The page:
• Each of these steps are important because there have already been multi-million-dollar judgements against facilities for failure to protect others from abuse specifically perpetrated by known offenders. The fact an offender-resident may have dementia or even live in a locked dementia unit, is not a fact courts have given special consideration to.
  • Arguments have been made that being a felon and/or sexual abuser is not a “protected class”, meaning that the nature of a past conviction affords them no special rights, such as admission to a senior living facility, and refusal by a facility to admit a sex offender/felon is not considered discrimination. What is important in avoiding discrimination charges on other grounds, is to be consistent in whatever policy decision you make. Once the decision is made, it must be applied consistently from that point forward.[2] States are working hard to come up with a solution for housing elderly offenders, some of which are considering dedicated facilities/homes for residential placement.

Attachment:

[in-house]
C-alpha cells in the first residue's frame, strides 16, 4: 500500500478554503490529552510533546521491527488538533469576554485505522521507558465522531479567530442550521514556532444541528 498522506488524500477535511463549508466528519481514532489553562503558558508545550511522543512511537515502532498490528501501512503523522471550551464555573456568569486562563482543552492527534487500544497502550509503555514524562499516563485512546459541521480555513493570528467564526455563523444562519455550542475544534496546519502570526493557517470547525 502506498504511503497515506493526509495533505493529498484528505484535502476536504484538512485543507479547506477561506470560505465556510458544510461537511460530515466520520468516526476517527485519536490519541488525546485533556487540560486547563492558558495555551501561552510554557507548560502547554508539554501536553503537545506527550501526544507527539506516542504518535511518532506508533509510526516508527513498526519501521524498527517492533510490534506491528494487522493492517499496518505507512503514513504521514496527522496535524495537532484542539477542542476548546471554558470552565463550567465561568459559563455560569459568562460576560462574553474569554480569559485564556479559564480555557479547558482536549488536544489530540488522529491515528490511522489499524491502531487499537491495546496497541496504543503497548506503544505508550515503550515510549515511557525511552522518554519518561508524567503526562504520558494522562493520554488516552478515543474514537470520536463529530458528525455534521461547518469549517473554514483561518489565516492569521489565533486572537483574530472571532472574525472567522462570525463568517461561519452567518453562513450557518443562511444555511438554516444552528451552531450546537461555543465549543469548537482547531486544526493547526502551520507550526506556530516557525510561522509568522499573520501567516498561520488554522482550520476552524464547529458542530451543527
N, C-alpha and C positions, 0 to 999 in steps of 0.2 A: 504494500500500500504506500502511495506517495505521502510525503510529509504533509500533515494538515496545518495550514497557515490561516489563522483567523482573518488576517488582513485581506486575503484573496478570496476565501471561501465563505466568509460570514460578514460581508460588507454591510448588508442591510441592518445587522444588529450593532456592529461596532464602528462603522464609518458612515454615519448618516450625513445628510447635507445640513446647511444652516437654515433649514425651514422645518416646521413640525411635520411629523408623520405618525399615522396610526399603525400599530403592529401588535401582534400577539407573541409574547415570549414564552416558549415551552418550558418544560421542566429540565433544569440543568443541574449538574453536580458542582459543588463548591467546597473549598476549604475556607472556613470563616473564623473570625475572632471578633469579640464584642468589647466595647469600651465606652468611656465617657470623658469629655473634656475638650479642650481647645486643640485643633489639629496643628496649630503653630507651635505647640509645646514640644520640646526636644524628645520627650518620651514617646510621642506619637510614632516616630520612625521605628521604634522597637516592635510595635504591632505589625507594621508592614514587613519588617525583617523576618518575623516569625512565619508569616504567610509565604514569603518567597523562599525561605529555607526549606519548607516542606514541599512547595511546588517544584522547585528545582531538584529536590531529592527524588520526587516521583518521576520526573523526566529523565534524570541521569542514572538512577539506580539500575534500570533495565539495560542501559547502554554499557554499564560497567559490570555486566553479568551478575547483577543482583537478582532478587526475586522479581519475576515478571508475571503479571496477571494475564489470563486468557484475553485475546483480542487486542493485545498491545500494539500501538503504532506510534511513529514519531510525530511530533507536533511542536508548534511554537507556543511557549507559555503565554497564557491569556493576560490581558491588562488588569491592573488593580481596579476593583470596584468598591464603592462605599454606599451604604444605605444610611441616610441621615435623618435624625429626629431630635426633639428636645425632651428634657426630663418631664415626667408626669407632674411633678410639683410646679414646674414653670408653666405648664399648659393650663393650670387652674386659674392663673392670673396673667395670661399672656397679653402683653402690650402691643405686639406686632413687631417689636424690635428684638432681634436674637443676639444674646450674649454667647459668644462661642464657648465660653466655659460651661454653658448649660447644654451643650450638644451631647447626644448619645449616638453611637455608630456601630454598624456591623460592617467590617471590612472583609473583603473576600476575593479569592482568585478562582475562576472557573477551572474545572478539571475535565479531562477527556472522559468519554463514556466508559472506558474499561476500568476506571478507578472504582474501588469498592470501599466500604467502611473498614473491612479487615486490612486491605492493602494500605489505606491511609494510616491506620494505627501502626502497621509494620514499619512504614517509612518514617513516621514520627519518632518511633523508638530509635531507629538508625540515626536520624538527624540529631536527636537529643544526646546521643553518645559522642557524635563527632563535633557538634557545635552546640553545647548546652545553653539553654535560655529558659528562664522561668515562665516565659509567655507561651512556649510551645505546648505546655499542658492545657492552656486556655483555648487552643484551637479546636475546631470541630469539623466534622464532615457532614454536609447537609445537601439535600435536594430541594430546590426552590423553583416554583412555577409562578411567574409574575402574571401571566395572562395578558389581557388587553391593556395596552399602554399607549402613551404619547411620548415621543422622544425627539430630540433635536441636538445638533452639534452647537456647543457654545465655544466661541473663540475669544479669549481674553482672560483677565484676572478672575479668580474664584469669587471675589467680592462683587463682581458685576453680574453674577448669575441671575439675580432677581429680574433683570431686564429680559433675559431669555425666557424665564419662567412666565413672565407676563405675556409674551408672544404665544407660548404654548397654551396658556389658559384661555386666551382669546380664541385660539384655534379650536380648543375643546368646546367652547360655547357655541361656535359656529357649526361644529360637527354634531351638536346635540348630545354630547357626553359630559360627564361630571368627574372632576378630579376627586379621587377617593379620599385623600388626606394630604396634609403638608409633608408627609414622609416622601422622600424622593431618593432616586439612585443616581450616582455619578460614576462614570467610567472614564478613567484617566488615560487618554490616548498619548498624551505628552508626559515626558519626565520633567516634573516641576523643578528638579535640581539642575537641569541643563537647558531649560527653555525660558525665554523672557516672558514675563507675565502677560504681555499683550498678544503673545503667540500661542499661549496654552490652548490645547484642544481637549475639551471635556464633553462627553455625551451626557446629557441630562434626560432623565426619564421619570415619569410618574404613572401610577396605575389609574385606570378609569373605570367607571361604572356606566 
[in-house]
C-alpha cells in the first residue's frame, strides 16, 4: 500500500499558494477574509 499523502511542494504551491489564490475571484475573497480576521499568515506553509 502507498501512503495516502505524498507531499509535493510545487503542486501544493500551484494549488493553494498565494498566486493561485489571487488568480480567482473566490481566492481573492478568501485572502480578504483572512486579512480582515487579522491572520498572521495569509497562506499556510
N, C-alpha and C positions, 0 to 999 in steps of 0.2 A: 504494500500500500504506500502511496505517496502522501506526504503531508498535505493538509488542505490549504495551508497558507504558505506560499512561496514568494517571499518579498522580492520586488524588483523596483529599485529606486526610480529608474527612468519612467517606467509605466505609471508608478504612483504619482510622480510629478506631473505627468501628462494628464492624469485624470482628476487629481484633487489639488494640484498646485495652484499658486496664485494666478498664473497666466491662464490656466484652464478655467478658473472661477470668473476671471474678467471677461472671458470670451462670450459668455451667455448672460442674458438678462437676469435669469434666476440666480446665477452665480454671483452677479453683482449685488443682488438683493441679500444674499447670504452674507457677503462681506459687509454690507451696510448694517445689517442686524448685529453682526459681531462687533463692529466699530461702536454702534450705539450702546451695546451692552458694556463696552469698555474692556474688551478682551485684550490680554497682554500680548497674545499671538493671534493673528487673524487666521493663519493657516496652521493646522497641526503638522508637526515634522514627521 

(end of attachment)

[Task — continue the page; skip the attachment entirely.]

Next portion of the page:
• Notification requirements vary by state as well. Some states require residents, family, employees and visitors be made aware that a felon and/or sex offender is a resident of the facility, and also require the facility to publish their safety plan to protect anyone on the premises from abuse. Some courts have found nursing homes to have done an inadequate job in notifying others and ruled that, “Failure to notify, is failure to protect.”[3]